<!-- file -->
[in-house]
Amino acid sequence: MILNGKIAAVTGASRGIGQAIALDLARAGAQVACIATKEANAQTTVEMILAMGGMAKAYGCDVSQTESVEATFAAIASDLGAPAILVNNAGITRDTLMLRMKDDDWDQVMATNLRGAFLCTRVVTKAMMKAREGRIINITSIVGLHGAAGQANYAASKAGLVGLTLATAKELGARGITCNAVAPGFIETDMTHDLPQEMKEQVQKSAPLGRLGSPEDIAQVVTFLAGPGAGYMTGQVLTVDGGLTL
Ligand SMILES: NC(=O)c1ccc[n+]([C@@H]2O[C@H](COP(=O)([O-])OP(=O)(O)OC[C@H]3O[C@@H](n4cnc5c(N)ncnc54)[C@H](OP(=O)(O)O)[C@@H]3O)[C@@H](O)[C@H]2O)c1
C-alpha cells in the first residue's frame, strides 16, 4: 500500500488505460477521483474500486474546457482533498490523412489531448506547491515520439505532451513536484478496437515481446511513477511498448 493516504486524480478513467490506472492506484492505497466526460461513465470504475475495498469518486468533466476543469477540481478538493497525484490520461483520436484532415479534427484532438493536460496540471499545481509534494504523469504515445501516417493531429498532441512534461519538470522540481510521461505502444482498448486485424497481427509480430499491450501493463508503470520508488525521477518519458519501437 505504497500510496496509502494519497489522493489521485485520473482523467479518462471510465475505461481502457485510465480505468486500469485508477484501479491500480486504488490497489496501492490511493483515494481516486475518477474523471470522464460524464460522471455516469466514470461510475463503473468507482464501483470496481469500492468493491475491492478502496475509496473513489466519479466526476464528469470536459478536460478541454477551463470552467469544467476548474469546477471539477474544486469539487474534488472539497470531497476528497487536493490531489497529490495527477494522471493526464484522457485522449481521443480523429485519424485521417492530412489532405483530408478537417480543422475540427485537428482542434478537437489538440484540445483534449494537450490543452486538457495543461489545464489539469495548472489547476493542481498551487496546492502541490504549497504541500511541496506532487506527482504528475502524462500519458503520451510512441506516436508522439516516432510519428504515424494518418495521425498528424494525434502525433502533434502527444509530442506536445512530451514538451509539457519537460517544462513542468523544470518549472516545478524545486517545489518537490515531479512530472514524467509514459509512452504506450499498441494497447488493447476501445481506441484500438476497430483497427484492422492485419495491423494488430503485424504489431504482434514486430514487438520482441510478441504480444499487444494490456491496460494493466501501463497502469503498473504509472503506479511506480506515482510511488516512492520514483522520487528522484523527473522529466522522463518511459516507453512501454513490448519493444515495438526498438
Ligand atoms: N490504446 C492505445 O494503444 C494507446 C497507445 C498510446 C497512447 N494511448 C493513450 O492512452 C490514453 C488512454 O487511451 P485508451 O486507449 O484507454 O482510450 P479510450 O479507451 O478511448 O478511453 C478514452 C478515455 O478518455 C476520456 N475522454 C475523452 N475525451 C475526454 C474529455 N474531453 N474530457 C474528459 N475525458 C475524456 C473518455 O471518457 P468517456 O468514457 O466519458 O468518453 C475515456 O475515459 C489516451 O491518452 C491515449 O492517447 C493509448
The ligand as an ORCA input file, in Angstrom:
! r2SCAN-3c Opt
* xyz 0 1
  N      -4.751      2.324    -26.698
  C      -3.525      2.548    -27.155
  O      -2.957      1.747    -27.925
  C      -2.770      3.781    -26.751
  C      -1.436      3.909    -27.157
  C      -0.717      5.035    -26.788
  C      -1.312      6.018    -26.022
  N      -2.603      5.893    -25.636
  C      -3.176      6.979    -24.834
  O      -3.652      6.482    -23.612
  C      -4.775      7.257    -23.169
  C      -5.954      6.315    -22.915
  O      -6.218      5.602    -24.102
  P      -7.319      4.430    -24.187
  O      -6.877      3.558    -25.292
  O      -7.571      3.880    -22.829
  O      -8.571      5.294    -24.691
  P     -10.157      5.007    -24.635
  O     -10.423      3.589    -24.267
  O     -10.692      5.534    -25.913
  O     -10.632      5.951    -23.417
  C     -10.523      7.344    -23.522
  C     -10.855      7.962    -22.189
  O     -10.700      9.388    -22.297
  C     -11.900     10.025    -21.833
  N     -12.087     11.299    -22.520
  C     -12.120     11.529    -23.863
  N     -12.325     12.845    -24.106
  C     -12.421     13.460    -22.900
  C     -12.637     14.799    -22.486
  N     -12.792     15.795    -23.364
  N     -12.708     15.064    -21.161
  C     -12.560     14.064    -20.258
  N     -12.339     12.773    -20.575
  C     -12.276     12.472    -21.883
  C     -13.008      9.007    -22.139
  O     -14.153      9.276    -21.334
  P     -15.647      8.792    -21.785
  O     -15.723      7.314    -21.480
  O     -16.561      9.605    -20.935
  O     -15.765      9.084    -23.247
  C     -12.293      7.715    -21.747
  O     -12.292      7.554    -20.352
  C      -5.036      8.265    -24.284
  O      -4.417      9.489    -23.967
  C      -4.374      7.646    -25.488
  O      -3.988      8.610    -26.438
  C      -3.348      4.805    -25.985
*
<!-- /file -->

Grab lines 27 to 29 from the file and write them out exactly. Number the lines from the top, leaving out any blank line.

  O     -10.423      3.589    -24.267
  O     -10.692      5.534    -25.913
  O     -10.632      5.951    -23.417